Health Menu

Sponsored Links


Over 250 sick after eating at Indiana Olive Garden

LOS ANGELES (Reuters) - More than 250 people have reported becoming sick after eating at an Olive Garden restaurant in Indianapolis, Indiana, a county health official said on Friday,a day after an outbreak of E.coli at Taco Bell restaurants was declared over.
The news makes Olive Garden at least the third U.S. restaurant chain this month to be linked to widespread customer illnesses and those scares followed a high-profile outbreak of E.coli earlier this year, linked to spinach, that killed three people and sickened 200 others.

Officials are working on identifying the cause of the Indiana illnesses and an Olive Garden spokesman said there was no indication they were connected to any other outbreak.

Some customers who ate at the Olive Garden restaurant in northeast Indianapolis between December 9 and December 13 have reported nausea, vomiting, diarrhea and in some cases fever, said John Althardt, a spokesman for the Marion County Health Department.

Three of those people have been hospitalized.

A spokesman for Olive Garden, which is owned by Orlando, Florida-based Darden Restaurants Inc., said the company was in the process of closing the affected restaurant to help health officials investigate the source of the illnesses.

"The primary focus of the health department is on some employees that have been exhibiting flu-like symptoms," said Olive Garden spokesman Steve Coe.

Coe added that the restaurant had also been sanitized twice and that appropriate food safety practices had been reinforced with its staff.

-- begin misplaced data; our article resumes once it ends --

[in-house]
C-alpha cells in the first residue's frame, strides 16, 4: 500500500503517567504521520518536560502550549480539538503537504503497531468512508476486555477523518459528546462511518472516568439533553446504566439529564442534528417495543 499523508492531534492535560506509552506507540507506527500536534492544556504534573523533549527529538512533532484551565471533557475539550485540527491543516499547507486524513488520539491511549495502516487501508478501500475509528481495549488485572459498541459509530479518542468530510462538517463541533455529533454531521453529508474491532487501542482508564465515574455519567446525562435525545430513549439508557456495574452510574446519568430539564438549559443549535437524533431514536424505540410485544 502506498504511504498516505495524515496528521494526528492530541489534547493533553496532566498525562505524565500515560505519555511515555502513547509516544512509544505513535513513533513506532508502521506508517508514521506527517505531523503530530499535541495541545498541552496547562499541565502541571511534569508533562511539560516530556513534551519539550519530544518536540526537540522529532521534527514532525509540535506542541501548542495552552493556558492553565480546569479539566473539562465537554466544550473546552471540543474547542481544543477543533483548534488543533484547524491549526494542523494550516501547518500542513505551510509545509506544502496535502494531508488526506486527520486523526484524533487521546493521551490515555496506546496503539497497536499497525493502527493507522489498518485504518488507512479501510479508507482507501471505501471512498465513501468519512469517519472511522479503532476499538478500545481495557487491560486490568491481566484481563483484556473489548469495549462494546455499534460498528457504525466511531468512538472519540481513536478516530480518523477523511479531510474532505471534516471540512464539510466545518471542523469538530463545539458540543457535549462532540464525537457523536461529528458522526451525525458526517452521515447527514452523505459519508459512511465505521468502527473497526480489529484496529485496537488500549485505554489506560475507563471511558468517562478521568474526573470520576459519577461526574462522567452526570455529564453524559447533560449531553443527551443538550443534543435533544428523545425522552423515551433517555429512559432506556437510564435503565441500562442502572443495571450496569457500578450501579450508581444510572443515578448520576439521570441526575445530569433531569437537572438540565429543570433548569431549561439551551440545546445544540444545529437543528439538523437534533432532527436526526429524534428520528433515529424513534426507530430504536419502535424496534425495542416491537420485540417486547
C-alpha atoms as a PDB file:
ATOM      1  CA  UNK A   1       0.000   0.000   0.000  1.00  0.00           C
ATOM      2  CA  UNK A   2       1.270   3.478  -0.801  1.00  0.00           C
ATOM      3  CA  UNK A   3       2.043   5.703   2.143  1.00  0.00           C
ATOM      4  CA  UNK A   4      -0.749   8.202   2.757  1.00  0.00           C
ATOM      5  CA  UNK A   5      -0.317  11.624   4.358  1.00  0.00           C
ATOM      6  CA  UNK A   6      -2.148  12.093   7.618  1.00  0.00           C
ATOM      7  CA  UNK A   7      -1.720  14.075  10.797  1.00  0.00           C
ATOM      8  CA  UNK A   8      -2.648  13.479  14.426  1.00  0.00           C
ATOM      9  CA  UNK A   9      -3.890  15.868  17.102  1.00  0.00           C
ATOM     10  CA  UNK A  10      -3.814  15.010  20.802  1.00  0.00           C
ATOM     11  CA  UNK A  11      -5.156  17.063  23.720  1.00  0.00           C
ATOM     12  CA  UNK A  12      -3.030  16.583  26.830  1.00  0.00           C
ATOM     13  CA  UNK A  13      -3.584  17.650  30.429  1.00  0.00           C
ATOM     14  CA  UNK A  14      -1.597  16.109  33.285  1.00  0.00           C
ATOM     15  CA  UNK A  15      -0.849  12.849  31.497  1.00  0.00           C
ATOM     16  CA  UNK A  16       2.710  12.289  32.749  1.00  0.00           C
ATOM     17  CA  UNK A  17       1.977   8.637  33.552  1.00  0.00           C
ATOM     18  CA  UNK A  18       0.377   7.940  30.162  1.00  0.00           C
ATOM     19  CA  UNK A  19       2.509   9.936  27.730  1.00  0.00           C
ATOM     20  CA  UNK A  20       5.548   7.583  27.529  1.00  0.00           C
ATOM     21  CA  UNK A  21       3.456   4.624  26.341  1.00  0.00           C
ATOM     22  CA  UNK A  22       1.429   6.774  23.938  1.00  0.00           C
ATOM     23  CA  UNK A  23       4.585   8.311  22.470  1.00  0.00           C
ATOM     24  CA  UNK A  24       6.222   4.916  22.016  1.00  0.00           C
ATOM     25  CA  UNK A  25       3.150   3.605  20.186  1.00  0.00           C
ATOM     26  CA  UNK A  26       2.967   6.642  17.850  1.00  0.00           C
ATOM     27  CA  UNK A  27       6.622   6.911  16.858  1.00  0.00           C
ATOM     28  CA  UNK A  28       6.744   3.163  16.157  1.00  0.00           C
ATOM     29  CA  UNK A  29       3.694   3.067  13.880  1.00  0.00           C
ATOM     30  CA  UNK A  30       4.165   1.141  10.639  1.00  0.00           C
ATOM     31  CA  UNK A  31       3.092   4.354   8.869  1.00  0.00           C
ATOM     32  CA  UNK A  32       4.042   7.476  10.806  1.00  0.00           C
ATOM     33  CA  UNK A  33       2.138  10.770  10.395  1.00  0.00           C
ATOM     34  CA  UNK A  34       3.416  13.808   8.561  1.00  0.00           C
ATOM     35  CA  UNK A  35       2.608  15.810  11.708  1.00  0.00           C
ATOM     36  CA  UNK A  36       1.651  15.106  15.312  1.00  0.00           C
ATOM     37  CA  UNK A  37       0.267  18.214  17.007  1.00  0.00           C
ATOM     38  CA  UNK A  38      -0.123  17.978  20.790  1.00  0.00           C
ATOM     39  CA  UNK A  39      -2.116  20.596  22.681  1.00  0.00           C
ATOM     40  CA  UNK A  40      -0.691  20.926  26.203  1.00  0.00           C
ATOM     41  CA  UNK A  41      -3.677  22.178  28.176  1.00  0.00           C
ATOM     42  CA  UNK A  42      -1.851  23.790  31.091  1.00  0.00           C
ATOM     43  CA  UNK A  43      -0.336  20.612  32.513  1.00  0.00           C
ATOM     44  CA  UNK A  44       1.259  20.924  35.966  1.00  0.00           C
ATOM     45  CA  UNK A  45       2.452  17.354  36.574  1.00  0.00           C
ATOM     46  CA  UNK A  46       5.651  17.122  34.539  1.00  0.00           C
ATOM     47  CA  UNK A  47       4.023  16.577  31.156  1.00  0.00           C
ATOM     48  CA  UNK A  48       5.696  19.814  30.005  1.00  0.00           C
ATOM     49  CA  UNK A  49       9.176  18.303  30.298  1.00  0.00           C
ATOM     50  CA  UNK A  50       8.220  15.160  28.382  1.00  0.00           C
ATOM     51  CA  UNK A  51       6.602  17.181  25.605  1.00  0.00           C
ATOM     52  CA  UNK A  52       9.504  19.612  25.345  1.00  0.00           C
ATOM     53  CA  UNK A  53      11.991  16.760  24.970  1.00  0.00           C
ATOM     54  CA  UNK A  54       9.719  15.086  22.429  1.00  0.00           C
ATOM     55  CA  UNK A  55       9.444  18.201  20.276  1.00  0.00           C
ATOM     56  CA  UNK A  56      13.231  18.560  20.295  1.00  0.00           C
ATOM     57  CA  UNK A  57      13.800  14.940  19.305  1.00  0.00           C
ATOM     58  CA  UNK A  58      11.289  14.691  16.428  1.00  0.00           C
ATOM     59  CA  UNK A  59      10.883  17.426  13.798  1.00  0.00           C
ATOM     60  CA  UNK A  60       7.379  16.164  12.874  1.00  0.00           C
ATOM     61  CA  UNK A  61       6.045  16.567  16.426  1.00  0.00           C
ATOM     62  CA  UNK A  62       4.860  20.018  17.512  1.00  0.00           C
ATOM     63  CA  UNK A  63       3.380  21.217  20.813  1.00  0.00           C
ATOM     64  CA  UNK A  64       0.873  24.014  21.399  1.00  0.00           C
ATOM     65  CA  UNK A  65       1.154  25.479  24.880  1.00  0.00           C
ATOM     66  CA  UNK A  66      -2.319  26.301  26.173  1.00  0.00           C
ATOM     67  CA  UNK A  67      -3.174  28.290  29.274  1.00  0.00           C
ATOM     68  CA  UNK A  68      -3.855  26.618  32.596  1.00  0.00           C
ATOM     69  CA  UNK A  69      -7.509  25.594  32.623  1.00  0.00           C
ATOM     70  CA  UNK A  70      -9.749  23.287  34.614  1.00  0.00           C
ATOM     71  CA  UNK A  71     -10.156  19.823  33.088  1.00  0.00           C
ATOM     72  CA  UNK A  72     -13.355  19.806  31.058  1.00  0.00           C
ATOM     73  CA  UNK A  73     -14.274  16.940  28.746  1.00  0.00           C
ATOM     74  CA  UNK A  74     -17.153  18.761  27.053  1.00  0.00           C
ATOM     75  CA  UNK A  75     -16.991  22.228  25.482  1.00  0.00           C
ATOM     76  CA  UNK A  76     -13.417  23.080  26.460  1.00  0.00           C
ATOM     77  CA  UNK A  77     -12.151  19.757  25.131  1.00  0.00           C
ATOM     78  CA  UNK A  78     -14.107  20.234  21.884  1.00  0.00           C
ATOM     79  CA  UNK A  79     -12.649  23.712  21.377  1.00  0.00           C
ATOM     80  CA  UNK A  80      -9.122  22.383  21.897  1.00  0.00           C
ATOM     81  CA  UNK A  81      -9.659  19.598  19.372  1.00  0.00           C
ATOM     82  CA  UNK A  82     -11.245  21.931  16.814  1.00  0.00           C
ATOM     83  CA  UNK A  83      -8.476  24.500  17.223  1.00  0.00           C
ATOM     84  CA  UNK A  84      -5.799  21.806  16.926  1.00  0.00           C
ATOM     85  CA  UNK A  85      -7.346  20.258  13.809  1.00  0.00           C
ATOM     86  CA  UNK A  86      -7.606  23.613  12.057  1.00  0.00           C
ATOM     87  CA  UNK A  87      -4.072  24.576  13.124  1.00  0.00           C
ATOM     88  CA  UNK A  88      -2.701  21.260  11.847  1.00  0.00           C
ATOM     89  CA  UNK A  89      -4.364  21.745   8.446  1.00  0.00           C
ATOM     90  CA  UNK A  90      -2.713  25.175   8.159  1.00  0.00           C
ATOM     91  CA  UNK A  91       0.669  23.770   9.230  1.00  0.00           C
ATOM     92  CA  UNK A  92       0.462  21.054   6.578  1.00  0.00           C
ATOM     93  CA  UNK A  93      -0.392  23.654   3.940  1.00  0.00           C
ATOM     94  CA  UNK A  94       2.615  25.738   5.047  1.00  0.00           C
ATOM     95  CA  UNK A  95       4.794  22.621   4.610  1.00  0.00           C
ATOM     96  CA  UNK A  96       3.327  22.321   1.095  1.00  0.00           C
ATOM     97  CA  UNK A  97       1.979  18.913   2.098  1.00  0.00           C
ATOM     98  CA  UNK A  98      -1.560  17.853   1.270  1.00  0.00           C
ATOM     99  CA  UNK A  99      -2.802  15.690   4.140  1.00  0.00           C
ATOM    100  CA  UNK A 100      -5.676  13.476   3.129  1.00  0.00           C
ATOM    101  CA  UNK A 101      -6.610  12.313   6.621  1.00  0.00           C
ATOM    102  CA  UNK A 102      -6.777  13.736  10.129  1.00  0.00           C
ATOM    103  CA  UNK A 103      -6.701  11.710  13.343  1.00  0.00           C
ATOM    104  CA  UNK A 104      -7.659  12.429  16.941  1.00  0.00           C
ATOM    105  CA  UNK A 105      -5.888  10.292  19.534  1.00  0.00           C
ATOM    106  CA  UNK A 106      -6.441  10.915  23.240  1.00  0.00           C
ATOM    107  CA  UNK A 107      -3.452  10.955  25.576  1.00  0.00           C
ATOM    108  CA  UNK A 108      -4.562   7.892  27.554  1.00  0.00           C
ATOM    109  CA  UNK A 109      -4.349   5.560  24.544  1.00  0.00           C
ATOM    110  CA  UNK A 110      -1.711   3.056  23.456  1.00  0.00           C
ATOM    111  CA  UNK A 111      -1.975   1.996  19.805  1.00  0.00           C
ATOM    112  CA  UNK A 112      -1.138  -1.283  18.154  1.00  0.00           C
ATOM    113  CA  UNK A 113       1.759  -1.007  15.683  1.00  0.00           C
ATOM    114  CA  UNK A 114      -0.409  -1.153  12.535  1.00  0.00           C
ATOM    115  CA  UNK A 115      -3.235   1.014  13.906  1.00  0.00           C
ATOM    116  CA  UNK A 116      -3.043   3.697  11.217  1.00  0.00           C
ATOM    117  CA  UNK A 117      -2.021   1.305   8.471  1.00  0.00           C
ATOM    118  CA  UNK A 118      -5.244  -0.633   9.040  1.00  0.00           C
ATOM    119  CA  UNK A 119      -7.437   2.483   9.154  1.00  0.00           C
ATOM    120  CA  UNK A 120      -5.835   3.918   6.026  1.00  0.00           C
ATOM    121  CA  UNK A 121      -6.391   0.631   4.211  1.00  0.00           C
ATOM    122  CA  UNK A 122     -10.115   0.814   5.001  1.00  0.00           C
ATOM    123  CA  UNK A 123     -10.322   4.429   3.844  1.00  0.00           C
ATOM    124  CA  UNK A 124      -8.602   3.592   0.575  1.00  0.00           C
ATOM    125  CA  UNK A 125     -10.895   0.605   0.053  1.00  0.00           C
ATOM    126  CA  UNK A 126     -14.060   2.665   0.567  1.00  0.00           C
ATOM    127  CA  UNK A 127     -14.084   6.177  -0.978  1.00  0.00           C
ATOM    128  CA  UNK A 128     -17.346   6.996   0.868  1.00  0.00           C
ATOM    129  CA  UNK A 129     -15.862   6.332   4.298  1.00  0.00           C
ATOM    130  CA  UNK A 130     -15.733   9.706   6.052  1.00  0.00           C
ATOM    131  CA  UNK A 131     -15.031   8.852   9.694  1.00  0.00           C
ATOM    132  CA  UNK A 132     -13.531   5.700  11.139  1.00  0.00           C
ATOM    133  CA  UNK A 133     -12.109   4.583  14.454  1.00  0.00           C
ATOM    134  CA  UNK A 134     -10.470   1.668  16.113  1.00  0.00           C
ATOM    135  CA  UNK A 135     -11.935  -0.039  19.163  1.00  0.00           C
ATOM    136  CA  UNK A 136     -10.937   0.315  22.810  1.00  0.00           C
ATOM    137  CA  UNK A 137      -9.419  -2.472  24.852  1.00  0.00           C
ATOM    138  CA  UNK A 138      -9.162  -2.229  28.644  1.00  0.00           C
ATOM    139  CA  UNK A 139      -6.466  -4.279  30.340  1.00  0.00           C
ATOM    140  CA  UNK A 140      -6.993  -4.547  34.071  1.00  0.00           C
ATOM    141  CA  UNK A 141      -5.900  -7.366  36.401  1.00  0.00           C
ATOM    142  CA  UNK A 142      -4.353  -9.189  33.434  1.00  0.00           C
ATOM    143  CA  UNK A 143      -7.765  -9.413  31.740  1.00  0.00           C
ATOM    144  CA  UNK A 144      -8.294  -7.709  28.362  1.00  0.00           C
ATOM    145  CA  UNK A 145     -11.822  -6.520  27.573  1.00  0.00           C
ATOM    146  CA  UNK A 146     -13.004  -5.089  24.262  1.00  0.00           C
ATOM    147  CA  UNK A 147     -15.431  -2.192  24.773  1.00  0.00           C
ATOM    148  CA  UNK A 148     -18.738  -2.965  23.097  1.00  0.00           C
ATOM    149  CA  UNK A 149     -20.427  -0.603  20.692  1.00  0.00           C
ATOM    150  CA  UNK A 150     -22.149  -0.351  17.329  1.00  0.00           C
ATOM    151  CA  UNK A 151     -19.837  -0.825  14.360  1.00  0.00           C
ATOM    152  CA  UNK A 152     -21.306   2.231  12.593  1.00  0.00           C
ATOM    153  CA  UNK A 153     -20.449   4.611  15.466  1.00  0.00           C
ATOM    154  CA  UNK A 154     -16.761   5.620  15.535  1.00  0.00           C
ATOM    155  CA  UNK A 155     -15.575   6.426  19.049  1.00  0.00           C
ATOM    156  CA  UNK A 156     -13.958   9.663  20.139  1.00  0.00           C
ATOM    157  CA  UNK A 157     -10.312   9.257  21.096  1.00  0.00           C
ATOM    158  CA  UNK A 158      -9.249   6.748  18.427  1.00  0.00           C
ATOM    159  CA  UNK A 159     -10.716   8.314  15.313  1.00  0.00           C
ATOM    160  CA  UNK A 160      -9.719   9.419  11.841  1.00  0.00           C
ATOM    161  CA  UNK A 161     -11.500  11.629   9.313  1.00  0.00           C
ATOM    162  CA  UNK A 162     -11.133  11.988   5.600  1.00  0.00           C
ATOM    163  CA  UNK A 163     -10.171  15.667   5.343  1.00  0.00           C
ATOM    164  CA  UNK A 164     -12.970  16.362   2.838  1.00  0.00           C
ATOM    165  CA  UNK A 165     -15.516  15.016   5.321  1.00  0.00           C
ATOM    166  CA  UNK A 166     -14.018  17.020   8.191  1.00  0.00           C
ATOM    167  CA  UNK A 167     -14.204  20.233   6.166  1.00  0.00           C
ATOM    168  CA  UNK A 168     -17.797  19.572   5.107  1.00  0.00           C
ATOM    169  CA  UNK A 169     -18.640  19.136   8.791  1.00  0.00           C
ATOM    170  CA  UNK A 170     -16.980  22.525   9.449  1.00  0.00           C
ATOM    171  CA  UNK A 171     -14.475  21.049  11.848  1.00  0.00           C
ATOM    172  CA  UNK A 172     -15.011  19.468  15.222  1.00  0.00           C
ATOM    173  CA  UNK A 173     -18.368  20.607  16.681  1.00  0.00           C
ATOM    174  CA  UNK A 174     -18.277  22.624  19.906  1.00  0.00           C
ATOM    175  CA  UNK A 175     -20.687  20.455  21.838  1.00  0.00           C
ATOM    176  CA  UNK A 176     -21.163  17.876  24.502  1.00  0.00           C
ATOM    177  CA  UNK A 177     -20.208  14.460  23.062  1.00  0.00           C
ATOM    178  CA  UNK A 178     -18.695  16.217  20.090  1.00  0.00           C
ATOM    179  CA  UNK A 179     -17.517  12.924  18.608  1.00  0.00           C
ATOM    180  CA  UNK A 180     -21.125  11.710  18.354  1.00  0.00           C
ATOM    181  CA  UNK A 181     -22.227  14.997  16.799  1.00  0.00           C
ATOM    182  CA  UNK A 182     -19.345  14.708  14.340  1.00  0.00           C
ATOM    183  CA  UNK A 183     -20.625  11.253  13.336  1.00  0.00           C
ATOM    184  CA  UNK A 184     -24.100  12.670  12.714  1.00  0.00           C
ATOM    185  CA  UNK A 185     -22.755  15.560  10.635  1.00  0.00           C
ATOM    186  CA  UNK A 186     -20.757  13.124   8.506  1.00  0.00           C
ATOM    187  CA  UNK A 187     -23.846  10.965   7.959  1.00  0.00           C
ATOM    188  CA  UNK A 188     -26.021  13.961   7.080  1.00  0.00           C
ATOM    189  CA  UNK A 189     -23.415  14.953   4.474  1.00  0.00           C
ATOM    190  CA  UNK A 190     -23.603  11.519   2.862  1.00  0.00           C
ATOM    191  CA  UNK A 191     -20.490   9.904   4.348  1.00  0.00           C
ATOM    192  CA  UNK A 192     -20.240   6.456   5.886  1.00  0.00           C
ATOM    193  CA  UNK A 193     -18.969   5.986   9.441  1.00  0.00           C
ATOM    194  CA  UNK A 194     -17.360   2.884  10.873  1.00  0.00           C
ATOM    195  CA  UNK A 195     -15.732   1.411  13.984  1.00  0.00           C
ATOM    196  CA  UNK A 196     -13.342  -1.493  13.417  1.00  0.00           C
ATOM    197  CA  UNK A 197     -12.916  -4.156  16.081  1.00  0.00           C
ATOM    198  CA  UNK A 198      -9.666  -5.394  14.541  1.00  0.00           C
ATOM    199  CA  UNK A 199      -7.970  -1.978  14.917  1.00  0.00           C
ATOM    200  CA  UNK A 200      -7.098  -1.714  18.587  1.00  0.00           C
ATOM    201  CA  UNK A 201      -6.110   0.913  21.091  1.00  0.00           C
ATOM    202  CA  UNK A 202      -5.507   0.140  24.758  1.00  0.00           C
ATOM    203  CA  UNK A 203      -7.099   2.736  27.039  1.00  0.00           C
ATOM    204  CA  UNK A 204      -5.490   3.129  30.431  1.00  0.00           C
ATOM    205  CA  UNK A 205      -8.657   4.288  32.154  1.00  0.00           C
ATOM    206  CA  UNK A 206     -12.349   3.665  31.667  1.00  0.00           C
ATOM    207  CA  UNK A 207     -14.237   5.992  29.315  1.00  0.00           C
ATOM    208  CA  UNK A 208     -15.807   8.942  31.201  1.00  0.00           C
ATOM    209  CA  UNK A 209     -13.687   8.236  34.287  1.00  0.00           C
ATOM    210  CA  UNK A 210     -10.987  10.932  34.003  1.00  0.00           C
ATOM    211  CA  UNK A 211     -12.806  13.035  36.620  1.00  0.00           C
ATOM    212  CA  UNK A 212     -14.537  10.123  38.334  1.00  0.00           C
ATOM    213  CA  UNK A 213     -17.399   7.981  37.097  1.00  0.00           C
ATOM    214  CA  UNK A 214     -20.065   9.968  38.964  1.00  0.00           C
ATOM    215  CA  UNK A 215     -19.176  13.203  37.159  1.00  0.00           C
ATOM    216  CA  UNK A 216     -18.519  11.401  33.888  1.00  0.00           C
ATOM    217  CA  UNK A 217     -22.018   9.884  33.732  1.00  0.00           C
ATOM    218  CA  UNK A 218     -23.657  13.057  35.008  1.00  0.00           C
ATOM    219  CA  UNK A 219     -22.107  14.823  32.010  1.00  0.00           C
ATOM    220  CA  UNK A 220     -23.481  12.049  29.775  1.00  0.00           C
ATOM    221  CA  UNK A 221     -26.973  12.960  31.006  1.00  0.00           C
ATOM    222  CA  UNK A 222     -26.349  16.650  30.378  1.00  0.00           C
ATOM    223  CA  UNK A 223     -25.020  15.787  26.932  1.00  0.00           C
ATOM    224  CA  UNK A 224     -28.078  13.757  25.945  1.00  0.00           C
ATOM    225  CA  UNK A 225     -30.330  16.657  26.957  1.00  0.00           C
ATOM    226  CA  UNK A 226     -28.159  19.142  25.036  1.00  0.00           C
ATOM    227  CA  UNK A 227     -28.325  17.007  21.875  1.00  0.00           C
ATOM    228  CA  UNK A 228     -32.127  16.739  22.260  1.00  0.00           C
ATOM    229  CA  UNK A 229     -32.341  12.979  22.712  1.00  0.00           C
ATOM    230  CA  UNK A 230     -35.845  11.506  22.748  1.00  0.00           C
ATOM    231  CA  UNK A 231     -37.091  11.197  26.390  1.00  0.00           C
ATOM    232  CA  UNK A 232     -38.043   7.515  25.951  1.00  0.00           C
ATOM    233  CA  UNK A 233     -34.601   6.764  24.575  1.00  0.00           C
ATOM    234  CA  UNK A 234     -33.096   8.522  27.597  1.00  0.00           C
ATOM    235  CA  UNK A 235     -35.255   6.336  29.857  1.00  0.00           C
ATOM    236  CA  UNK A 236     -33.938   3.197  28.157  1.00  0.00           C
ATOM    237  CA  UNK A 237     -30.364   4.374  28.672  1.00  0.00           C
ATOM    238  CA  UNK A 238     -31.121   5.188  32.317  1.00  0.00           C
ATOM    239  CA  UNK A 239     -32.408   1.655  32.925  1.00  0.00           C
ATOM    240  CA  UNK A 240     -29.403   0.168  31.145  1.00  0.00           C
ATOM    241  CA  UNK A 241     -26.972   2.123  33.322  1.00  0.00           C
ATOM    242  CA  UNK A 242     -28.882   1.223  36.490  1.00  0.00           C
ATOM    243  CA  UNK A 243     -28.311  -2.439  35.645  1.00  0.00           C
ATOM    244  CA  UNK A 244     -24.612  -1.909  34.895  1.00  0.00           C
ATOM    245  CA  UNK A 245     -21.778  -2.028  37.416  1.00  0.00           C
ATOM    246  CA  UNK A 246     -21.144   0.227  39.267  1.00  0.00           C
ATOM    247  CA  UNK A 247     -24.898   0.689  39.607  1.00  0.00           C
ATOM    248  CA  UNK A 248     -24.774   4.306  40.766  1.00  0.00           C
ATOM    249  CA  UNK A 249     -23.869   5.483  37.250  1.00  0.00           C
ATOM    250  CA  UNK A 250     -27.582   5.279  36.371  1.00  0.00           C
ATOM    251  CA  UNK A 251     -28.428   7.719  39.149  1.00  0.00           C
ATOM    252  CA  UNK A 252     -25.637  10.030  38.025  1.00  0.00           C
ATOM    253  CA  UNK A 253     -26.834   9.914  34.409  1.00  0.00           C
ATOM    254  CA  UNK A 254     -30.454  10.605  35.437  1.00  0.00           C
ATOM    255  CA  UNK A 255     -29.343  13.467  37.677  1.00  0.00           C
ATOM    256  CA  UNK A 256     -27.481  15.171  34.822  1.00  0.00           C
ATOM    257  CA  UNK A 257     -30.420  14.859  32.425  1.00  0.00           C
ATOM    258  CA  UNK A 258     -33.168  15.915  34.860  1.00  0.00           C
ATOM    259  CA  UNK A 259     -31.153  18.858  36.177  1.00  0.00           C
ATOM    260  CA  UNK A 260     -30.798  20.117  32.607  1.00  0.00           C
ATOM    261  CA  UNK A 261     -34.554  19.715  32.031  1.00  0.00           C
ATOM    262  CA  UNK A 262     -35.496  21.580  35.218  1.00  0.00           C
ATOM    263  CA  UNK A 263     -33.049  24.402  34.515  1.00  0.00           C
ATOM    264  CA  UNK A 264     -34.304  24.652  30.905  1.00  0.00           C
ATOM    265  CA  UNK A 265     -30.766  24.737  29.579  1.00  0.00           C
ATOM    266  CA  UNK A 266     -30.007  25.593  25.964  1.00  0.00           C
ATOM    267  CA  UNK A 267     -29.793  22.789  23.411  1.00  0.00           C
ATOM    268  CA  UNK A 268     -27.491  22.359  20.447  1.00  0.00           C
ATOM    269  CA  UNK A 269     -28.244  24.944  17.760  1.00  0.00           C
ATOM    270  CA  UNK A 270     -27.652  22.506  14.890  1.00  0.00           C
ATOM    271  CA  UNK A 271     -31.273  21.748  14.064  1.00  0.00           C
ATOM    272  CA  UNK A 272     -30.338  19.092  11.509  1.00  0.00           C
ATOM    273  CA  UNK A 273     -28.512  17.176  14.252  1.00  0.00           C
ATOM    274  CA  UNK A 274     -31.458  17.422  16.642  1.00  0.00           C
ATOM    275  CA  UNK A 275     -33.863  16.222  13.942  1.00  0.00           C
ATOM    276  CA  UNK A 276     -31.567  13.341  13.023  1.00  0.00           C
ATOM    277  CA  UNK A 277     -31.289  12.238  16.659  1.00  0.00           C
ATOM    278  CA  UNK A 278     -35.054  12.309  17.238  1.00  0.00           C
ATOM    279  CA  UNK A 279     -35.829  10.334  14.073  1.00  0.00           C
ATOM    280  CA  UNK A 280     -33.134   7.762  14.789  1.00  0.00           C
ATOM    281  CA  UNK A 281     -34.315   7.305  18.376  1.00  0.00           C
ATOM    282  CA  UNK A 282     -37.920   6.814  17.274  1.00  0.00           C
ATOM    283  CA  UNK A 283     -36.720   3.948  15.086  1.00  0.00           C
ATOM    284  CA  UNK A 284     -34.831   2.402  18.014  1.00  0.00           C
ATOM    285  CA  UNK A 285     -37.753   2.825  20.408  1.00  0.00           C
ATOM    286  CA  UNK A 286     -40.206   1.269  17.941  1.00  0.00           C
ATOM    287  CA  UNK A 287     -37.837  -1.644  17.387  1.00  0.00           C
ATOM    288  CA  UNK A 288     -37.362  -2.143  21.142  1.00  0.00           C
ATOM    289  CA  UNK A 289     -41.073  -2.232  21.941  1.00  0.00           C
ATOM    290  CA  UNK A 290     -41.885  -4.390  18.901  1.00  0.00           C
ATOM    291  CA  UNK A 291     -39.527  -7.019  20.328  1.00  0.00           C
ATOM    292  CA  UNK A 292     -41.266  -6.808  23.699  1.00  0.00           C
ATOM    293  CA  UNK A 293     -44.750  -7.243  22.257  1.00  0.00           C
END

An employee who answered the phone at the Olive Garden restaurant on E. 82nd Street in Indianapolis said that was the outlet where the sick people had eaten. He also said the restaurant was still open.

Tests of both the sick peoples' stool and leftovers they took home from the restaurant will be conducted later today or Monday, Althardt said. He added the tests would take about 48 hours.

At least six employees at the restaurant have also reported being sick in the last week, although Althardt said those illnesses may not be related to the patrons' sicknesses.

A spokeswoman for the U.S.
Food and Drug Administration, Julie Zawisza, said she had no information on the illnesses linked to Olive Garden.

Late on Thursday, federal health officials said an outbreak of E.coli that sickened 71 people in the U.S. Northeast who ate at the Taco Bell fast-food chain was over.

That outbreak, which officials have said was likely caused by contaminated lettuce, has led to a drop in sales at Taco Bell restaurants since it was disclosed earlier this month.

Also this week, restaurant chain Taco John's said E.coli sickened 54 of its customers in Iowa and Minnesota. That case is believed to be unrelated to the Taco Bell outbreak, federal health officials have said.

Nichola Groom